Map of life expectancy at birth from Global Education Project.

Monday, January 30, 2012

Once again my passion to tread the boards is awakened

Believe it or not, I majored in theater (excuse me, theahtuh) in college and did quite a bit of acting in my youth. Got sidetracked by politics and science and whatnot but I do kind of miss it -- especially since I think I've figured it out and would be much better at it.

Anyway, I've been helping a colleague who is trying to train pharmacists to use Motivational Interviewing techniques to get people to take their pills. Actually it's more complicated than that but no sense getting into it. My mission is to role play a patient who is trying to control his blood pressure by losing weight and exercising and eating right and who believes he is succeeding based on his self-monitoring of his blood pressure at home.

Again, without going into further details or objections, this experience has driven home for me how very difficult it is for health care providers, of whatever particular stripe, to resist being Daddy. They typically see their job as getting us to do what they want us to do. That's okay, it's understandable, the whole point is they are experts and they're supposed to know what's good for us, otherwise why are they paid?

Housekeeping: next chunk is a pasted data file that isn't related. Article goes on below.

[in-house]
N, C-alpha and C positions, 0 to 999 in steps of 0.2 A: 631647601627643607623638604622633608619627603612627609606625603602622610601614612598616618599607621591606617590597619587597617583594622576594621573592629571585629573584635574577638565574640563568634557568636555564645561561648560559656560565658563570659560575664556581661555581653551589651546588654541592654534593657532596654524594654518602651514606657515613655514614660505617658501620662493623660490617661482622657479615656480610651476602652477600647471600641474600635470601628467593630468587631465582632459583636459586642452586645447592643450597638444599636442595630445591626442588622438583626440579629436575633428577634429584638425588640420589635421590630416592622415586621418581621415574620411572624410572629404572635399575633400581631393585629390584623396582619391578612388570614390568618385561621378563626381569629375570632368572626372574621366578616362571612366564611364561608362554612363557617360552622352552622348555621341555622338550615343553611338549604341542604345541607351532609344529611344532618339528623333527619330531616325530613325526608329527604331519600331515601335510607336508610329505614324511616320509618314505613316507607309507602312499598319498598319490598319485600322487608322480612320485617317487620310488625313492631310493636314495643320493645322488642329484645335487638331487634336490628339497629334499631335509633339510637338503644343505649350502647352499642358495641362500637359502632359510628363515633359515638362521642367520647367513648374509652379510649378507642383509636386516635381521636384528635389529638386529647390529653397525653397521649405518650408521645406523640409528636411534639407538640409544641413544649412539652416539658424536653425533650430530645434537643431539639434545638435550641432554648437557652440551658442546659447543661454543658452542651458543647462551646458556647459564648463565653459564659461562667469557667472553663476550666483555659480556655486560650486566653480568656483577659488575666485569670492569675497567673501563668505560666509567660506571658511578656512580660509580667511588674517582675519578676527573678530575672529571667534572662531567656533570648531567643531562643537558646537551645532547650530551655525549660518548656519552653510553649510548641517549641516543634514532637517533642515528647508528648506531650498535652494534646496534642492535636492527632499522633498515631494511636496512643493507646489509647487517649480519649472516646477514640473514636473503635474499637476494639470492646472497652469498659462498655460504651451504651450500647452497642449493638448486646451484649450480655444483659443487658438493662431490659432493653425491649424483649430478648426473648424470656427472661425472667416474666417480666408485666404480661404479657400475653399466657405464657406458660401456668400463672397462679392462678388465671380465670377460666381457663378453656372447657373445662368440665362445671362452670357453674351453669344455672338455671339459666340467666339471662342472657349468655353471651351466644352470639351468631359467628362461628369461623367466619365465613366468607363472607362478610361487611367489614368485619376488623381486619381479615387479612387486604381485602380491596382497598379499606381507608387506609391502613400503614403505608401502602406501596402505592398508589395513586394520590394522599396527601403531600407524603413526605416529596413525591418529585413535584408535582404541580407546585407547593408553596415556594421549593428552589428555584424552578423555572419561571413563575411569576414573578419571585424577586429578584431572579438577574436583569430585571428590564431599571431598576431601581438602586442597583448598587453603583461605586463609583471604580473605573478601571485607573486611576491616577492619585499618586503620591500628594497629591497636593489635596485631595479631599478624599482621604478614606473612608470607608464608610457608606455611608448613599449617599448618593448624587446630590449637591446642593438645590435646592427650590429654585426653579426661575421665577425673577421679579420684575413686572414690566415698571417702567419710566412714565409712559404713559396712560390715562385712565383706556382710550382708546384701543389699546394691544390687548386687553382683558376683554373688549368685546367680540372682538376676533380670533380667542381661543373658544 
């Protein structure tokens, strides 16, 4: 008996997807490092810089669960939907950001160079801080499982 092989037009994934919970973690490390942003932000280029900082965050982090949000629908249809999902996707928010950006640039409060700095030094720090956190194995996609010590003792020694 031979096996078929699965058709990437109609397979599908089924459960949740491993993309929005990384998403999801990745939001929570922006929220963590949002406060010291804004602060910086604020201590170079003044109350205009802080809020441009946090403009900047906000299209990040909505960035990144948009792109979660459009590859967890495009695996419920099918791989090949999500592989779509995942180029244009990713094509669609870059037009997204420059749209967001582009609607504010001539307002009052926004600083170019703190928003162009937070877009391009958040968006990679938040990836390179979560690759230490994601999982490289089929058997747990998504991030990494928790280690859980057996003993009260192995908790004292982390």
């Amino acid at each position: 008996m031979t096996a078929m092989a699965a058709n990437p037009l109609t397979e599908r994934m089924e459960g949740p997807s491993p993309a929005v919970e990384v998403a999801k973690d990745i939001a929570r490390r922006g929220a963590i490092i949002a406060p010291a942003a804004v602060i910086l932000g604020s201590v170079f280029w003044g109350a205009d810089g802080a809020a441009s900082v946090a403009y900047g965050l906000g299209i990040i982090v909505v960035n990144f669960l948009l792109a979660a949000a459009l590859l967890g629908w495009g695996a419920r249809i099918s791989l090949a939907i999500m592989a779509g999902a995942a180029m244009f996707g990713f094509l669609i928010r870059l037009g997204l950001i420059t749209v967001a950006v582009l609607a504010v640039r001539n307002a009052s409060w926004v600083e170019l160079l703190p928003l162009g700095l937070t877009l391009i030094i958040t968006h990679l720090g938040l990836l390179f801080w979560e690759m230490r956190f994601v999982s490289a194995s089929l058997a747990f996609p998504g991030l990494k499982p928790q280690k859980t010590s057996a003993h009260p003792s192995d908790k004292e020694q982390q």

But there are major problems. If they don't actually know what's going on with us, they might just be wrong about what's good for us. However, if all they do is lecture us and threaten us with death if we don't carry out their orders, we are likely not to tell them what's actually going on because a) who wants to listen to that and b) nobody likes to be pushed around. In this case, the pharmacists saw it as their job to get me to take the pills, not to control my blood pressure. And they undermined my efforts to do it the natural way by insisting that hardly anybody could succeed at that so why don't I give up and take the pills? Having me not take the pills and keep losing weight would have been a defeat.

Now, admittedly, few people do succeed long term at weight loss and other behavioral risk modifications. That's why doctors give up very quickly and prescribe diabetes, hypertension, and cholesterol-lowering medications. On the other hand, half the people don't take the pills either. But they won't have an honest discussion with the doctor about that if all they'll get is flack.

Having played this part, I totally feel that way on behalf of my character. Supposedly the subjects have been trained and they're going to call me back and try again. I'll let you know how it goes.

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